How to Extend the Life of Your Non-Stick Pans
There are many ways to extend your non-stick pans’ lifespan and maximize the value of your cookware.
Most non-stick pans are made with a durable aluminum base, so the pan itself will hold up fine. The key is to take steps to protect the non-stick coating—that’s the part that wears down quickly.
Here are my top tips for protecting and prolonging non-stick pans, especially the coating:
Avoid metal utensils
Metal utensils can scratch and chip the non-stick surface. Instead, use wooden, plastic, silicone, or nylon kitchen tools.
Store it properly
Incorrectly storing your pans can lead to scratches, especially if you’re trying to save space by stacking your cookware. Don’t stack your cookware unless you’re using a liner (like this one on Amazon) to protect its surface.
Avoid high heat
Non-stick cookware doesn’t perform well when using high heat, and exposing it to extreme temperatures can damage the coating. If you’re searing, browning, frying, or cooking ingredients that benefit from high heat, grab a stainless steel pan or cast iron skillet. Most non-stick pans are oven-safe, but never exceed 500°F, and always follow the manufacturer’s instructions.
Don’t put your non-stick pans in the dishwasher. Even if the manufacturer claims the pan is dishwasher-safe, wash them by hand with warm soapy water and a soft sponge. The exposure to high temperatures, hot steam, and harsh chemicals in the dishwasher will break down the pan’s coating over time. When you’re hand washing, avoid metal scrubbing brushes and always dry the pan thoroughly.
Don’t store food in the pan
Don’t store food in a non-stick pan. Tomato sauces, lemon juice, wine, and other acidic foods can break down the pan’s coating, especially if you leave these foods in the pan overnight or for multiple days.
Avoid drastic temperature changes
Drastic temperature changes can lead to warping. Avoid heating and cooling the pan rapidly. Instead, build up to high heats and cool the pan down slowly. Rinsing a piping hot pan with cold water is the most common cause of warping. Wait until the pan is fully cool before washing it.
Use oil or butter, not cooking sprays
Cooking sprays can result in a sticky build-up that’s hard to wash off (even if the label says sit’s safe for non-stick pans). Over time, it will wear down the pan’s surface. Instead, use oil or butter. If you’re watching your calories, get an oil mister to help control the quantities.
Broiling exposes non-stick pans to too high of temperatures, which can ruin the coating. Instead, use a stainless steel pan, which can tolerate much higher temperatures and won’t break down under the hot flames.
Don’t cut food in the pan
Cutting ingredients with sharp utensils or a knife while they’re cooking in the pan is a recipe for disaster. In fact, it’s the easiest way to scratch and ruin the pan’s non-stick coating. If you need to cut an ingredient, remove it from the pan and cut it on a cutting board. This tip seems obvious, but cutting ingredients while they’re in a pan is something people do all the time, and it’s the quickest way to destroy your pan.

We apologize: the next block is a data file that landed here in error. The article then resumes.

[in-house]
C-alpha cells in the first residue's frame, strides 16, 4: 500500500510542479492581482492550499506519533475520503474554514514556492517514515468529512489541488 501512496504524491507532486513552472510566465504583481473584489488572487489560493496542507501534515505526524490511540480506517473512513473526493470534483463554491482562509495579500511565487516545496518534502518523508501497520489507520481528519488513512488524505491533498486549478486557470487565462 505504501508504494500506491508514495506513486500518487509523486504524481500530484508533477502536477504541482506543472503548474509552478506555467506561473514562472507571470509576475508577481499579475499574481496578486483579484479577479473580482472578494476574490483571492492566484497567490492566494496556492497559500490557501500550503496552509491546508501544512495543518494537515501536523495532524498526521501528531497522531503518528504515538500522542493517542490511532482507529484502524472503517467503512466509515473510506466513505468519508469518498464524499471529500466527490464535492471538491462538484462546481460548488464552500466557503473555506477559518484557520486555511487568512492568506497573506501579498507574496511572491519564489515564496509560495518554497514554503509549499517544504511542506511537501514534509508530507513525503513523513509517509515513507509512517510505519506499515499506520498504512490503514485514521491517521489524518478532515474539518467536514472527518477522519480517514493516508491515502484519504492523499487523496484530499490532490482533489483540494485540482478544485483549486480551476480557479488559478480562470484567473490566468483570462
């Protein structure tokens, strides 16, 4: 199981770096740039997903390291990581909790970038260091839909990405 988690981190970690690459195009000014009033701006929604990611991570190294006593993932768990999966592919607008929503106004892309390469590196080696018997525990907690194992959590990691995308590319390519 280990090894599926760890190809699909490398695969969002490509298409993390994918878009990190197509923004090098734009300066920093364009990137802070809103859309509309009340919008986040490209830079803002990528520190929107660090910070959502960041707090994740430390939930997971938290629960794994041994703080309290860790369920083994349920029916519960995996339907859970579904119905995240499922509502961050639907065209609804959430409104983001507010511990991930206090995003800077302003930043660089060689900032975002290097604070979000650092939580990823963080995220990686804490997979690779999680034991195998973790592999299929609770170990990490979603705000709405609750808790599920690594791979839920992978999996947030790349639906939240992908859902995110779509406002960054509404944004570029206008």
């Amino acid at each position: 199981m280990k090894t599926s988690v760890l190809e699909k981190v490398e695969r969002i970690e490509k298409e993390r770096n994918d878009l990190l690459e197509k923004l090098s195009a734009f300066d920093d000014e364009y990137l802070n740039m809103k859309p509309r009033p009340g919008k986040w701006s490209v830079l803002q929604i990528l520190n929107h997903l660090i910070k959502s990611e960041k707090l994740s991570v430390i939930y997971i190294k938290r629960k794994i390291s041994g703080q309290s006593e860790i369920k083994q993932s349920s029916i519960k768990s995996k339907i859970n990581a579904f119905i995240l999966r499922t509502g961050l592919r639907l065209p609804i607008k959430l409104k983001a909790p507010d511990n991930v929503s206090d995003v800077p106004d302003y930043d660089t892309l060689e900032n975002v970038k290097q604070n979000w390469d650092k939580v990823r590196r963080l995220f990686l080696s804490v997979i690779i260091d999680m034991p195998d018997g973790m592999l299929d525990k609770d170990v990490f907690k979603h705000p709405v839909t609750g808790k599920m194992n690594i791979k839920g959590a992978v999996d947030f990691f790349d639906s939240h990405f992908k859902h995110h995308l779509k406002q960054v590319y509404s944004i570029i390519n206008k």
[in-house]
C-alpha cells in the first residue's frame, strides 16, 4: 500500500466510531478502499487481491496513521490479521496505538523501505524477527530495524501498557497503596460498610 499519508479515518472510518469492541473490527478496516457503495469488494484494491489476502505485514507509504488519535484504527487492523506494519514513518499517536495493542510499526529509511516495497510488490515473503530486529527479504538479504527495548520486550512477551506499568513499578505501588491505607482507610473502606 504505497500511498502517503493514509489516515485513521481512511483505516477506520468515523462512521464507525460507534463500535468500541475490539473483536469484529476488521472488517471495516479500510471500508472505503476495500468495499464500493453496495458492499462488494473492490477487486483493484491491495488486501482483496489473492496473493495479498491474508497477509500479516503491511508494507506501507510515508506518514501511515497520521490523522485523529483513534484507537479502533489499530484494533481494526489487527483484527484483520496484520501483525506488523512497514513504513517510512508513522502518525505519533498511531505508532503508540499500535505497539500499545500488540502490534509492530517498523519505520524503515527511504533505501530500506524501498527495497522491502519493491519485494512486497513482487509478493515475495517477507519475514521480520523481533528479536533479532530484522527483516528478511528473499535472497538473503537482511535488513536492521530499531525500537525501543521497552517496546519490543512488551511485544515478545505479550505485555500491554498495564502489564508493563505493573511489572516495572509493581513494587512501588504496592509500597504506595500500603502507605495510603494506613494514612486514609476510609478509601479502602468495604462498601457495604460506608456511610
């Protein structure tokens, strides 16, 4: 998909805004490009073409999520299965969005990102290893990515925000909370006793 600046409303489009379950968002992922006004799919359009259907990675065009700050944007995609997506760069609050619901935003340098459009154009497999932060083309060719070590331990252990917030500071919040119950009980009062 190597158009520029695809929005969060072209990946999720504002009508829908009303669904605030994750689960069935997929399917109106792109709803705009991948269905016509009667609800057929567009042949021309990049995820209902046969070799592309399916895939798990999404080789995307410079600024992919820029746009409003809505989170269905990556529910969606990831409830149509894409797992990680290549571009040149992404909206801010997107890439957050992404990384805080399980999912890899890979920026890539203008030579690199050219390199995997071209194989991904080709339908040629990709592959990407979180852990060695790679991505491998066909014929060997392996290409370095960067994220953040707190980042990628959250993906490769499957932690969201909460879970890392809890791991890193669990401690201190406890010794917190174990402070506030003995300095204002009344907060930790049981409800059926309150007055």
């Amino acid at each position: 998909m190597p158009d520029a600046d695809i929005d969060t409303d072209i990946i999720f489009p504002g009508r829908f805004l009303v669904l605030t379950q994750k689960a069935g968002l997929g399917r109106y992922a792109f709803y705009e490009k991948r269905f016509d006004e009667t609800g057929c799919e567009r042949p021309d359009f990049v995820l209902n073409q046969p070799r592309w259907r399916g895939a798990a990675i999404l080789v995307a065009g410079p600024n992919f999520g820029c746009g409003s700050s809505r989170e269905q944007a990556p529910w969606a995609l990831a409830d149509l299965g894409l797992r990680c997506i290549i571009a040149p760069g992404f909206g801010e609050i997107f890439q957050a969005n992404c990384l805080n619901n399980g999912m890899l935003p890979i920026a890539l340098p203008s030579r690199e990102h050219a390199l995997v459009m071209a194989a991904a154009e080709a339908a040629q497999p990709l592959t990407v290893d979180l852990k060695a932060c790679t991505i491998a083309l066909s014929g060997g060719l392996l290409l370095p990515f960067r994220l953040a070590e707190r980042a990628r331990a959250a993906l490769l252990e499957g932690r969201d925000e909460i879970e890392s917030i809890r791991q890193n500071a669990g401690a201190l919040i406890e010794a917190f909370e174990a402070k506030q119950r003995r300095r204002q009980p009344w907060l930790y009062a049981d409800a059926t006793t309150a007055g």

Buy high-quality pans
Invest in a high-quality, multi-layer, reinforced non-stick pan. Pans made with a hard-anodized aluminum base are less likely to warp, compared to standard aluminum. Brands like All-Clad and Made In may cost a bit more, but they’ll last longer, saving you money long term. Now, I’m not suggesting that you spend $200 on a non-stick pan—that’s unnecessary considering non-stick pans only last five years if you’re lucky. But, spending $50 to $125 on one quality non-stick pan that will last several years, is a wiser choice than spending $20 on a pan that will only last six months to a year.
Use a variety of pans
Don’t use your non-stick pan for every cooking venture. When searing, broiling, slow cooking, or braising, it’s better to use stainless steel, cast iron, or carbon steel. Save non-stick for the right meals such as eggs, pancakes, stir fry, and other recipes that can get sticky.
On average, non-stick pans last between one and five years. Higher quality pans with reinforced, multi-layer non-stick coating tend to last at least three years, but if you take good care of them, they can last up to five years.
The best way to ensure that your non-stick pan lasts is to protect the coating. Avoid metal utensils, drastic temperature changes, high heats, cooking sprays, and dishwashing.
I suggest investing in premium non-stick pans, like those produced by Made In, All-Clad, or Calphalon. They will last longer due to the multi-layer surface and expert craftsmanship. These options handle wear-and-tear better than cheaper brands.
Do you have any tips for extending the life of non-stick pans? Please share them in the comments below!
If you found this article helpful, you should also check out:
- Why Do Pans Warp? 6 Common Causes (and How to Unwarp)
- Carbon Steel vs. Stainless Steel Pans: What’s the Difference?
- Cast Iron vs. Stainless Steel Cookware: What’s the Difference?
- Stainless Steel vs. Non-Stick Cookware: What’s the Difference?
- Average Cast Iron Skillet Weight (With 17 Examples)
- Carbon Steel Cookware Pros and Cons
- Ceramic vs. Teflon Cookware: What’s the Difference?